Hong Kong marketing second green bond, key part of push to be Asia’s sustainable financing hub

Chad Bray
·3-min read

Hong Kong’s government began marketing its second US dollar-denominated green bond on Tuesday as the city seeks to bolster its status as an international centre for sustainable financing – a market that could top US$29 trillion globally over the next decade.

The city’s government first announced a programme in 2018 to issue up to HK$100 billion (US$12.9 billion) in green bonds, raising US$1 billion with its first bond under the programme in 2019.

Green bonds are fixed-income products designed to fund projects that are environmentally friendly.

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The latest offering priced 5-year, 10-year and 30-year bonds at about 25, 40 and 65 basis points respectively over US Treasuries, after tightening from 50, 60 and 90 basis-point spreads in initial guidance, according to marketing materials seen by the Post.

Within hours of the books opening, the bonds had attracted more than US$15 billion of pledges from investors, according to a person familiar with the matter. The bonds could be priced as soon as Tuesday.

Crédit Agricole and HSBC are acting as joint global coordinators, joint lead managers and joint bookrunners on the offering.

Demand for green financing is rising as China and other governments in Asia have pledged to reach carbon neutrality by 2060 and big investors push companies to become more environmentally friendly and disclose their efforts publicly.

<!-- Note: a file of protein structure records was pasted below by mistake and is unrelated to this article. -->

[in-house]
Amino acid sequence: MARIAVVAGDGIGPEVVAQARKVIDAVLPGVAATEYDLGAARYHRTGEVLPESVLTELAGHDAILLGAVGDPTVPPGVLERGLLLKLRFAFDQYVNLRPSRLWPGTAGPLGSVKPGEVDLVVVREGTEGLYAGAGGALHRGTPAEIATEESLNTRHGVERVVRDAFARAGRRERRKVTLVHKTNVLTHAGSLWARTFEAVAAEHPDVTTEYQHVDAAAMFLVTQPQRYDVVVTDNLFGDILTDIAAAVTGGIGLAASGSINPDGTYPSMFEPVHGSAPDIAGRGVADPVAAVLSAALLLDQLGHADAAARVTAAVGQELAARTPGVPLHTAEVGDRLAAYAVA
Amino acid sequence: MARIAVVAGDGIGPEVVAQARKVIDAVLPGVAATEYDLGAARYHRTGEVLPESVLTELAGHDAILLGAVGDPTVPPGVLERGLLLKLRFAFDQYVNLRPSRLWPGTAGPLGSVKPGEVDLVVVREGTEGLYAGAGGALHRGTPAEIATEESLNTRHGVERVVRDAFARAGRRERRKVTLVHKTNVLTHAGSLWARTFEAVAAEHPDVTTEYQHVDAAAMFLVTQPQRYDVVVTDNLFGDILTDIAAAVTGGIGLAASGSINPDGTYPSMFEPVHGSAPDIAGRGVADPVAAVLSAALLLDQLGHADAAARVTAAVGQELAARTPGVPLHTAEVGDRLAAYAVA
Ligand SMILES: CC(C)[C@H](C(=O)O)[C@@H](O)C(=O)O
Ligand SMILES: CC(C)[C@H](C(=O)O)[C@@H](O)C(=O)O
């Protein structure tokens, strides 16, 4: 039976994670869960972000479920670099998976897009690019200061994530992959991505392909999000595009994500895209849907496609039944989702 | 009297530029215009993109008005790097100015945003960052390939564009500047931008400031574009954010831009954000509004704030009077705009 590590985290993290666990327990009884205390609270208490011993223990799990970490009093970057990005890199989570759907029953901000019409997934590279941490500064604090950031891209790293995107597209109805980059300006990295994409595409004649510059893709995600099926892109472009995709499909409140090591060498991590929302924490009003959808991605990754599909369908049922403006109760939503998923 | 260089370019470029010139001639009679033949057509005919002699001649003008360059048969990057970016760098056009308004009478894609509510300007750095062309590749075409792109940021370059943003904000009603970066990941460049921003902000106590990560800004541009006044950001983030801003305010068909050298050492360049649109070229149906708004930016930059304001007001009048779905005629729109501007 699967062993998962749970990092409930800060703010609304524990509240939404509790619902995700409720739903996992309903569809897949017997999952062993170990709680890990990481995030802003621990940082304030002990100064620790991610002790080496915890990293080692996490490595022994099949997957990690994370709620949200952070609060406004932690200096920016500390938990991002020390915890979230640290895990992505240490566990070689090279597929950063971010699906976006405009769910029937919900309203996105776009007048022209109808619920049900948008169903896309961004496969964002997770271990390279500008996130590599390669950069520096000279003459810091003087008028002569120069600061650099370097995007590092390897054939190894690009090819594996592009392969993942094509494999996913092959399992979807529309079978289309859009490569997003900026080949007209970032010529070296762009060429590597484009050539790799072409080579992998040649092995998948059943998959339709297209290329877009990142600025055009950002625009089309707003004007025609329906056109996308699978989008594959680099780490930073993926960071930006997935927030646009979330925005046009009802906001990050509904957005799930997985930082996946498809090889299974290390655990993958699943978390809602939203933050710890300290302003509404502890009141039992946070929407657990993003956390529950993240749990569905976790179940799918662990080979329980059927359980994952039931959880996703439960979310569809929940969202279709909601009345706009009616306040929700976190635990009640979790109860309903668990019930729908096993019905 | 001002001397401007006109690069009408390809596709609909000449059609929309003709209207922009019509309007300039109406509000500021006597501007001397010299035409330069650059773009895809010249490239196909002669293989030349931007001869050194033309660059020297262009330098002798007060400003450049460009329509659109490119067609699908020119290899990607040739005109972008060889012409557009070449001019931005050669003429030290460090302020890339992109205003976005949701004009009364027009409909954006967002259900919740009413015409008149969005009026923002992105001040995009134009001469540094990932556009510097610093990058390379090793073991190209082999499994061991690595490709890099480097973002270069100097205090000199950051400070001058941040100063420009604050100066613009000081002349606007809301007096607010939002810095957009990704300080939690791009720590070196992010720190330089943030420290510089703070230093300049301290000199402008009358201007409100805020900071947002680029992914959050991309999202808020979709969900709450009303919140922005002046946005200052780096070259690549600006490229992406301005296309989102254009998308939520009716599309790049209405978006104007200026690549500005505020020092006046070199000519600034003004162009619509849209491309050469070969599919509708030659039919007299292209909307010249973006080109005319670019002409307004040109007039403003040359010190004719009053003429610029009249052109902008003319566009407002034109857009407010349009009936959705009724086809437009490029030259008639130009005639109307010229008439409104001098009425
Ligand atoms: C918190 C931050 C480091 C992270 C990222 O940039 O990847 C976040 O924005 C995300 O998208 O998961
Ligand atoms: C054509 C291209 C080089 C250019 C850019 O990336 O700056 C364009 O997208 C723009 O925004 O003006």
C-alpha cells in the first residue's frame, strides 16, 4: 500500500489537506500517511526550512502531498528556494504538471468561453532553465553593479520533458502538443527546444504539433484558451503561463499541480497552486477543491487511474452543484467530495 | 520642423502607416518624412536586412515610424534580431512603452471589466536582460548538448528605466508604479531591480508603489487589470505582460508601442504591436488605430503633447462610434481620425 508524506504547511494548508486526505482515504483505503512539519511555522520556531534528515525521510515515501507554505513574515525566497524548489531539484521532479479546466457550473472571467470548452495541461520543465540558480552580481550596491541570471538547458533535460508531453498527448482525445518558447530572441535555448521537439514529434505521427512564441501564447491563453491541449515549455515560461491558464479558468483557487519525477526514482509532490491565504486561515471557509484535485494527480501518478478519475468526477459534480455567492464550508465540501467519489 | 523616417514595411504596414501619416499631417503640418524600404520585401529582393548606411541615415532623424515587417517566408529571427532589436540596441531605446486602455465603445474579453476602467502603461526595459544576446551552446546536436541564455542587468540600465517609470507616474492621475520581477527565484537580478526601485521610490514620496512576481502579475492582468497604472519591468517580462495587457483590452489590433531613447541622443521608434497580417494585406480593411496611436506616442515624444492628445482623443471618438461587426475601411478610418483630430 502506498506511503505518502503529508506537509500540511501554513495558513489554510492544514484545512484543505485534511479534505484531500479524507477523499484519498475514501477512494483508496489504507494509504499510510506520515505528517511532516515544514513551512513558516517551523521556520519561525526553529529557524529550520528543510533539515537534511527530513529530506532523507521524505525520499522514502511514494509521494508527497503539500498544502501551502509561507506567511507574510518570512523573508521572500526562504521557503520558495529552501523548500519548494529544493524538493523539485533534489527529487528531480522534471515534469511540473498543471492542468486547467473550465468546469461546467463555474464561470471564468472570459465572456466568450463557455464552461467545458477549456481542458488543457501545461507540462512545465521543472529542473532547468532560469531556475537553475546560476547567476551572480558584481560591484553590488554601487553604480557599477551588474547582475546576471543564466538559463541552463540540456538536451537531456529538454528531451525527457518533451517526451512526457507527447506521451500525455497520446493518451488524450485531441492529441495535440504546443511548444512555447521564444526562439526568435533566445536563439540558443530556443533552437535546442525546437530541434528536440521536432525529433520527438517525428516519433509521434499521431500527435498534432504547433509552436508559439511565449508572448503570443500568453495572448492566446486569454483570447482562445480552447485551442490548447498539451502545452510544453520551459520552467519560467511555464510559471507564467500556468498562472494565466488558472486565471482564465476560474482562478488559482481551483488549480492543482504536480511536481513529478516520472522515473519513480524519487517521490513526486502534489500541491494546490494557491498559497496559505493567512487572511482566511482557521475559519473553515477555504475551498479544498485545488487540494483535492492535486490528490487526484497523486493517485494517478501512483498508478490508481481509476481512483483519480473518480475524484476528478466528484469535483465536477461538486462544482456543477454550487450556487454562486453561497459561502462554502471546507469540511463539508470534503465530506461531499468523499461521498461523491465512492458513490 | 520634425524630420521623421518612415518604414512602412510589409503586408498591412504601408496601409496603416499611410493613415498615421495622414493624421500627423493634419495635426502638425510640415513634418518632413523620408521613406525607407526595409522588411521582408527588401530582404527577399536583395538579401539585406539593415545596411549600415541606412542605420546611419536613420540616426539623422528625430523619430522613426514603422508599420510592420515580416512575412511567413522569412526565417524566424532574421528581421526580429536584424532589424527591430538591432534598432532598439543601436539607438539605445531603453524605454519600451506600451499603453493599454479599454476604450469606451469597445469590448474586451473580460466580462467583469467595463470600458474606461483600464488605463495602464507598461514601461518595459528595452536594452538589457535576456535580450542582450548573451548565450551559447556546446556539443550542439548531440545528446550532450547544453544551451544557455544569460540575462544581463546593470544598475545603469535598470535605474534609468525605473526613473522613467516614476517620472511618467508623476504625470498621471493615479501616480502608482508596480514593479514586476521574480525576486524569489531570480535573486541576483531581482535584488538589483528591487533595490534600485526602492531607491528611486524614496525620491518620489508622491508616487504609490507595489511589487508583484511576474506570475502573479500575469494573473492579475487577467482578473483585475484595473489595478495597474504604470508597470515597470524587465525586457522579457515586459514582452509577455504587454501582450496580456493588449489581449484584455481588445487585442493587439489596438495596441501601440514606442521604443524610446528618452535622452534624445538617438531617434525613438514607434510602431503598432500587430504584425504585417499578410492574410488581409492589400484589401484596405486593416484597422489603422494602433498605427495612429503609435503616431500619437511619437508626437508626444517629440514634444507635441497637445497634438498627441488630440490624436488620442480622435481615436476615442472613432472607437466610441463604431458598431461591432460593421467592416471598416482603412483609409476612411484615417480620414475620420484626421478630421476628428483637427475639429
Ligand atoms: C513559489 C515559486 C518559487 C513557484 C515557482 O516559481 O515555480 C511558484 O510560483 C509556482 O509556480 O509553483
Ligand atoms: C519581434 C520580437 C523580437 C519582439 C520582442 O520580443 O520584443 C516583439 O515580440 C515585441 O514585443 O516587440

The pricing comes as Hong Kong seeks to become a major green financing hub, particularly for development in the Greater Bay Area.

There were US$26 billion worth of green bonds issued in the city by the end of 2019, according to a November report by Hong Kong Institute for Monetary and Financial Research (HKIMR).

Eddie Yue (left), CEO of the Hong Kong Monetary Authority, and Ashley Alder (right), CEO of the Securities and Futures Commission, said in December that the city’s financial firms would be required to declare how their investments affect climate change beginning in 2025. Photo: Nora Tam
Eddie Yue (left), CEO of the Hong Kong Monetary Authority, and Ashley Alder (right), CEO of the Securities and Futures Commission, said in December that the city’s financial firms would be required to declare how their investments affect climate change beginning in 2025. Photo: Nora Tam

In May, seven financial regulators and government bureaus, led by the HKMA, formed a cross-agency body to promote the city’s efforts to become a green financing hub.

In August, the MTR Corporation, the city’s rail operator, sold a 10-year green bond worth US$1.2 billion, the biggest issued in the city at the time. Hong Kong’s government is its largest shareholder, holding 74.98 per cent of its outstanding shares as of December 31.

In November, the Hong Kong Monetary Authority (HKMA), the city’s de facto central bank, said it would team up with the International Finance Corporation (IFC) to help commercial banks address climate change as part of the new Alliance for Green Commercial Banks. The IFC estimates there are more than US$29 trillion in green and climate investment opportunities over the next decade.

Last month, a working group led by the HKMA and the Securities and Futures Commission said financial firms in the city would be required to declare how their assets and investments affect climate change beginning in 2025. Banks also will have to carry out stress tests to make sure their business models and investments could cope with events related to climate change beginning later this year.

Additional reporting by Alison Tudor-Ackroyd

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